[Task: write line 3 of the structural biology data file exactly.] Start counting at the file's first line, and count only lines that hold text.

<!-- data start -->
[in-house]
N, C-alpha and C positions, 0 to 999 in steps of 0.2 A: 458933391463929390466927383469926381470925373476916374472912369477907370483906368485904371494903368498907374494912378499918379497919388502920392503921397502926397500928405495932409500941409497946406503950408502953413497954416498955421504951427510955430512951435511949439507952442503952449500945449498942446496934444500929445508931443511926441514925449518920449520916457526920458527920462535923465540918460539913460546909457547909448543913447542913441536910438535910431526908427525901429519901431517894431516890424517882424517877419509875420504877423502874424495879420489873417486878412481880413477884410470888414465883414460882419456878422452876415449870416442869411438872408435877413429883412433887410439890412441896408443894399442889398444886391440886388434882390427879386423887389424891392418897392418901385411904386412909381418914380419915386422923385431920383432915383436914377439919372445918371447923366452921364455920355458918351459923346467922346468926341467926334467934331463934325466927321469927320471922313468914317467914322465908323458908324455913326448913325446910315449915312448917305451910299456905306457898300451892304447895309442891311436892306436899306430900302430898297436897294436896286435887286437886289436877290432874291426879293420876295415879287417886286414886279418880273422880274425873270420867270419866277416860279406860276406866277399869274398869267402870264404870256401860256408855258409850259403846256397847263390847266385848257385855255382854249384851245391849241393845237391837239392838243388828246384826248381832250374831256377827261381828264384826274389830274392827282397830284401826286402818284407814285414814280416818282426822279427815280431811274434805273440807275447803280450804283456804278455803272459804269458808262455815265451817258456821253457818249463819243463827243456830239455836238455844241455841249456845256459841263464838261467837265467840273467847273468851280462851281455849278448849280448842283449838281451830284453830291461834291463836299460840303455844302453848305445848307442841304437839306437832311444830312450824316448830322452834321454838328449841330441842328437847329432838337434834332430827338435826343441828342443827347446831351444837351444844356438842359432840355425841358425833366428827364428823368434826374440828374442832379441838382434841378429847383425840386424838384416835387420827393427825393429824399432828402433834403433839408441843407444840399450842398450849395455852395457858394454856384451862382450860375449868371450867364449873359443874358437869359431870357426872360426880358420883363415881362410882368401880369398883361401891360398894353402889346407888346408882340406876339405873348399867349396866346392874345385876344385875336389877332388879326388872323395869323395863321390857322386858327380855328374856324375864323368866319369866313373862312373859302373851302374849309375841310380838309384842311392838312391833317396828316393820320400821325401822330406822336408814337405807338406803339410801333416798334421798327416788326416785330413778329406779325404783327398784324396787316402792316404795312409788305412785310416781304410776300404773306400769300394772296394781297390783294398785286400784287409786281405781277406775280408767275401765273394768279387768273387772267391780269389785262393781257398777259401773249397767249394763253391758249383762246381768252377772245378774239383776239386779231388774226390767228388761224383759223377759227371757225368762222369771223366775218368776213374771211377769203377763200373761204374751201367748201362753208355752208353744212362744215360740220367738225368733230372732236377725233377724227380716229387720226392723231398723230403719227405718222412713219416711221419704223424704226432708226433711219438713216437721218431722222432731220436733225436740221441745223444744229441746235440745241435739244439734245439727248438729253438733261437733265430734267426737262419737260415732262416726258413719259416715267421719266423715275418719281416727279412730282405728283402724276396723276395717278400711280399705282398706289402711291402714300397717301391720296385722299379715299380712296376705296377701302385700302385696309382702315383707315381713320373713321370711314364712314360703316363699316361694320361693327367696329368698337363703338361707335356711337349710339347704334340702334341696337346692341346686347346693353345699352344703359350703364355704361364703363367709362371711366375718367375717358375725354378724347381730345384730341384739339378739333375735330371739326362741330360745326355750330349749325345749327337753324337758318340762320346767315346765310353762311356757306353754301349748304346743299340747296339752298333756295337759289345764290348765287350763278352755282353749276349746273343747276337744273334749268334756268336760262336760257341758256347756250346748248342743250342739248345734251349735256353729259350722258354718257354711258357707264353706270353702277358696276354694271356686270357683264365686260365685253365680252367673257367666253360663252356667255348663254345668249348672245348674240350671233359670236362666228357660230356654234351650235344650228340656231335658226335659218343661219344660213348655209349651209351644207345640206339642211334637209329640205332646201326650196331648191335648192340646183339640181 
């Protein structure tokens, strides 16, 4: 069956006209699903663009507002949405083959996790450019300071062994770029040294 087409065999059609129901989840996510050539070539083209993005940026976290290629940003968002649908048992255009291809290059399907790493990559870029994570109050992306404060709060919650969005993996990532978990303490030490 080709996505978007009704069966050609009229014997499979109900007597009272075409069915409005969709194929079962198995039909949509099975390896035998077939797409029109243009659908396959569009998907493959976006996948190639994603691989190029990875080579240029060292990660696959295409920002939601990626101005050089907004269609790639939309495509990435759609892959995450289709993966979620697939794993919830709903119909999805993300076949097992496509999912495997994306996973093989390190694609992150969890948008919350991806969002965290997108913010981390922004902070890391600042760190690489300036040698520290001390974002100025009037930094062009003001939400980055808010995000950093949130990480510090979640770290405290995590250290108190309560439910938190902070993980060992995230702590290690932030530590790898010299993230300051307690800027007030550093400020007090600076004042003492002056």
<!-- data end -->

């Protein structure tokens, strides 16, 4: 069956006209699903663009507002949405083959996790450019300071062994770029040294 087409065999059609129901989840996510050539070539083209993005940026976290290629940003968002649908048992255009291809290059399907790493990559870029994570109050992306404060709060919650969005993996990532978990303490030490 080709996505978007009704069966050609009229014997499979109900007597009272075409069915409005969709194929079962198995039909949509099975390896035998077939797409029109243009659908396959569009998907493959976006996948190639994603691989190029990875080579240029060292990660696959295409920002939601990626101005050089907004269609790639939309495509990435759609892959995450289709993966979620697939794993919830709903119909999805993300076949097992496509999912495997994306996973093989390190694609992150969890948008919350991806969002965290997108913010981390922004902070890391600042760190690489300036040698520290001390974002100025009037930094062009003001939400980055808010995000950093949130990480510090979640770290405290995590250290108190309560439910938190902070993980060992995230702590290690932030530590790898010299993230300051307690800027007030550093400020007090600076004042003492002056």